here to the West Coast who will gaily imagine that the very
fillings in their teeth are fragments of the Blarney Stone, as
they ring all the obvious changes on a Jewish Mayor of Dublin.
Help the poor man not to be banquet-weary of all these glib
attempts to paint a green beard on Moses, or by the -end he
will be seeing little Leprecohens. v
"Deliver him, O Lord, this real Irishman who risked his
life for the land he loved, from any professional Irishmen (with
an angle )-r-there are mercifully very few but spare him even
these; the sham shamrocks, the bogus bogtrotters, the synthetic
Sinn Feiners, and especially the extravagant" psychorPatricks
who love too loudly through a
was. Instead, let him meet our wonderful best; the. many, many
genuine; practical people who appreciate that the jurpose of
this trip is not merely the.wearin' of the green, But the shafih
of the green by touring in Ireland vand by trading with'
"Finally, dear God, bless this man, our friend; and this
meal, our food; and today let the blessing come dowr gener generously
ously generously even on the English muffins and the orange juice, so that:
having broken our fast at the top of the mornin, we may rise
thanking You from the .bottom of our hearts. Amen."- v
(20 Hours PflXQXa
VIA PUERTO RICO ;
. FASTMTEOCTI FROM FANAMA
TMrH AM flnl Clim
Trillnswl Si mnu m
Tnvl Asm Asm-C
C Asm-C Otfte
or prayer may be the influence
" ? '. ...
wf.t.:. t" if ..' ff
green haze an Ireland that never
fn rrn I
" fly sov pay later t
THt OLDEST AIKUVt tN TRt AKXJUCAS
PAN AMEBIC AM WOaLB AUWATS ITSTKM
fuRds trom tte sale .to hi own,
.aaaaaaaMaaaa..a.aa.aMtajeaaaaaaaaaaaaaaaaaaajaa jLL.iTr Tp- -" '""T" . ' '""''"..T'-?''" iyiWW!
The Institute was the scene Of
Sir Alexander Fleming's p o e fa fa-making
making fa-making discovery of penicillin,
which put the world in his debt.
Incidentally' it is rt of St.; Ma Mary's
ry's Mary's Hospital medical school, ; one
int students was Dr.
, G. Bannister,, first mia in the
wofld to run a mue in unaer iour
mimitu h.Tn th thrM vears since
inntaa ham hppn hpat-
eh i8 tjmes, six times oy we aus-
ti-siian s m l.antiv. wno noias roe
a m o n 1 1 record at three minutes 58 iee-
uuuai' w "f j. 7
ord (trembled the other afternoon
when the young: Englishman u. v.
ininaH hifl ffillnW-COUn-
Good readers around the age of trymen. at the wasgow roii ce
- j..uij tkaio lc. Kw onmiilff within 0.4 of t
j T .tulu'a ht and there-
BCLUJJU V """J , j
k etuhiichinff himself the second
i yjj Lhvs"""""o
Ifastest xour-minute miier, m ioe
With so much spoken on radio,
-so much told pictorialiy on tejevi-
M 0f a Int. out of
life these days without being able
to read. K ls,v gooa 10: Know, uh,
4k. (. (lu. iHa 4a nV assimil-
ation multiply, we are no WJfaW
ing a race of illiterates. K
I have been dipping tnis we we-'
' we-' end ino 'Standards of Beading,
a fascinating pamphlet just issued
by the United ; Kingdom Ministry
v ol Education, recording tha' virtual
extinction of luueracy i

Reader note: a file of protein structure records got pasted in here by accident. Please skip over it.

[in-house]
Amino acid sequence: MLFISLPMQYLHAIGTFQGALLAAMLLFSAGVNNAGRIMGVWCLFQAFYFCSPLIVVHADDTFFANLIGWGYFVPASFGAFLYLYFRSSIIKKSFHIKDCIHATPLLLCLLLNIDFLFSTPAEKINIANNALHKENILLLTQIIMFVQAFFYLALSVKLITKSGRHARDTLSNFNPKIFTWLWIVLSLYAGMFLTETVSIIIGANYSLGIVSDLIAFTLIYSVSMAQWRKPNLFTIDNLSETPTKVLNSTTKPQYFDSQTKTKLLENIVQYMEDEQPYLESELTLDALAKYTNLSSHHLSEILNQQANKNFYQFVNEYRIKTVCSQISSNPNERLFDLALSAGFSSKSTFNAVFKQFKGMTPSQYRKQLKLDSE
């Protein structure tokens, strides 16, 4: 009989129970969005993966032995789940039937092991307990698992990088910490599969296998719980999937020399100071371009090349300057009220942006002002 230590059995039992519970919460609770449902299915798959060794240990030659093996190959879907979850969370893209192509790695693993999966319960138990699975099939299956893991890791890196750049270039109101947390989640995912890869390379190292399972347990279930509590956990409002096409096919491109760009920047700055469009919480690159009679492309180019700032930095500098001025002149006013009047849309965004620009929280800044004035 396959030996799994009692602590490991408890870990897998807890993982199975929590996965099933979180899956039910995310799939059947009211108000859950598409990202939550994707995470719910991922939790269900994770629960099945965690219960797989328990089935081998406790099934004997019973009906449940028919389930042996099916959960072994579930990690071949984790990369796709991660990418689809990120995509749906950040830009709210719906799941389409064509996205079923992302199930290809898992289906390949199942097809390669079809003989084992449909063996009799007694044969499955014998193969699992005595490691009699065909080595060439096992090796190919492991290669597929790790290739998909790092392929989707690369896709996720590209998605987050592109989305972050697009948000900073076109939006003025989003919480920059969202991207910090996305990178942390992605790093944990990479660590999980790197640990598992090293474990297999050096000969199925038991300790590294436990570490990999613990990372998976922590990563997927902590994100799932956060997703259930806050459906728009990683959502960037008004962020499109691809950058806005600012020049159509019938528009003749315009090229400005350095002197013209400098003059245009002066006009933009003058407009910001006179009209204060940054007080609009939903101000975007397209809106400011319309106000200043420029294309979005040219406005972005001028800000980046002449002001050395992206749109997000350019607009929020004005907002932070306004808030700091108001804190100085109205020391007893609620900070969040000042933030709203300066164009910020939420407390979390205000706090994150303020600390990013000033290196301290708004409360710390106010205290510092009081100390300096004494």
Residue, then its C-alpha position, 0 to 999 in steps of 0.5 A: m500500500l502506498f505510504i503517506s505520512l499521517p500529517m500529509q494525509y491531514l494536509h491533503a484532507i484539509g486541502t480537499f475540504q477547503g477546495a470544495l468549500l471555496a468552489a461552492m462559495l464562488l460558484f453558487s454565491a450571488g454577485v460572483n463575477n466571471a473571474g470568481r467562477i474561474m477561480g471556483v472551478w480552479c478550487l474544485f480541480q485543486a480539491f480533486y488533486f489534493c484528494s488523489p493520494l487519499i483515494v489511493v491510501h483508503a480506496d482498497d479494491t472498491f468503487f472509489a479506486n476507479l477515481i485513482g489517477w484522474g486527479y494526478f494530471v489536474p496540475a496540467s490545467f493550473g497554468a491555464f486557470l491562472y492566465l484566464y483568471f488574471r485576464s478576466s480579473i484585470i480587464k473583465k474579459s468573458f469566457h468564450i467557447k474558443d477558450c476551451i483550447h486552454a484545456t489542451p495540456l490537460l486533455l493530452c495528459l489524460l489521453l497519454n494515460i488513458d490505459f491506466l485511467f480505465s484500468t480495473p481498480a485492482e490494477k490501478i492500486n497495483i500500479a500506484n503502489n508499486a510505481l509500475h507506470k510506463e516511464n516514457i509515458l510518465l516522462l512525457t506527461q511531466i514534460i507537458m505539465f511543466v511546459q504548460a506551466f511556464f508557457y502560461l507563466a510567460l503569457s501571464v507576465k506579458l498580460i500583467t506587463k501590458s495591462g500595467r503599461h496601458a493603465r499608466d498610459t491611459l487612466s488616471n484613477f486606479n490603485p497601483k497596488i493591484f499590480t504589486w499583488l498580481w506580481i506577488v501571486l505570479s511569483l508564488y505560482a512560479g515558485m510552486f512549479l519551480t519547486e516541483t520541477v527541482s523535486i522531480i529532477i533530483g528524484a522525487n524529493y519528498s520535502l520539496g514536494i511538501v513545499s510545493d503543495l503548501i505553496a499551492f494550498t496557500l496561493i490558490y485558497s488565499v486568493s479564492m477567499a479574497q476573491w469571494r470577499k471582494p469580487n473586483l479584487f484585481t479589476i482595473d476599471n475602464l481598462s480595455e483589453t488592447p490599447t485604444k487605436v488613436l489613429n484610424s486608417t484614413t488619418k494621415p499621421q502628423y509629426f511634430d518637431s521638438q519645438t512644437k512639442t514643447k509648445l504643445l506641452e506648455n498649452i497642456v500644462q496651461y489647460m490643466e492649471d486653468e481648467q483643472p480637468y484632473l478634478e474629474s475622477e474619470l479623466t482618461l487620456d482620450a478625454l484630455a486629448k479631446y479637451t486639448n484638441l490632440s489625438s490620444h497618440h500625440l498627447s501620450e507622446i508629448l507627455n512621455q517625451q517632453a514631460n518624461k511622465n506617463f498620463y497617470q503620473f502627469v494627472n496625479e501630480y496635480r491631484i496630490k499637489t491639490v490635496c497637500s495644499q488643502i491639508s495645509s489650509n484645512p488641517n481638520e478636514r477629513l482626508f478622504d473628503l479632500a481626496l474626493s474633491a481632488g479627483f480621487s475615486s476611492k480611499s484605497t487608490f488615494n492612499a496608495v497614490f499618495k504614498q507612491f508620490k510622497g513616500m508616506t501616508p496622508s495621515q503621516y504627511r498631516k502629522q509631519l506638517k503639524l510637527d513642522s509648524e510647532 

schoolchildren in England
v A VIVID PORTkAIT
it if nruin have doubled tneir
Bumberi since the last surVey
inn s (Irniuina nn hfiSlde
the tadio- loud-speaker and televi
sion screen, tnese youngsici, BiC
nevertheless reported to be on an
average nine .months ahead of
their forerunners in 1948. Out of
the 3,115 children in the latest sur survey,
vey, survey, only two juniors and no sen-
v fmiTiH tnfallv unable, to
read "in the same sense in which
. the ordinary Engiisnman woum pe
unable to read a word of Arabic.
Top score for the; reading tests
was -35. The more brilliant exami-
i sees exceeded 30 without difficul difficulty,
ty, difficulty, yet they were by no means
bookish' types. I liked especial-
'ly the case of "S.H.," who scored
'He la a -hard-worker," vruns
the report.' "Impetuous at times,
! irresponsible, high-ipirited, inter interested
ested interested in fiction, stamps flying,
mechanism of all kinds, motor
racing and boxing. '.He is known
to have climbed the church spire
and to have lain on a runway
while att aircraft landed." From
a source unknown (added the. re report)
port) report) "S.H." has collected live
c.303 ammunition and a hand gre grenade'
nade' grenade' He belongs to the AirvCd AirvCd-ts
ts AirvCd-ts and wants to be a pilot.
Here, to few words, is the vivid
portrait of a. typical young Unit-
VinaAnm itiTPn in the UODer
i inMlicrmnie bracket. He takes
!; in hi triHp -al hf WOUld.
, given the chance, the multiplicity
of dials on an aircraft instrument
- Or is, this too big a claim? I
see that even : experienced pilots
of Britain's Royal, Navy are now,
being helped with a new device
to save their eyes, during the ap approach
proach approach to a deck landing. Cine Cinecamera
camera Cinecamera observations revealed, that
they had too many thing to watch
not' only their alignment on the
angled deck, and the: nri r r o r e d
: lights relating their movements
to the" ship's speed, but the air air-'
' air-' speed Hidicator- instd the eock
" pit..,NowK, with'sensing. u-it,?
4k luAom thair irned bV
ear on two musical notes, keeping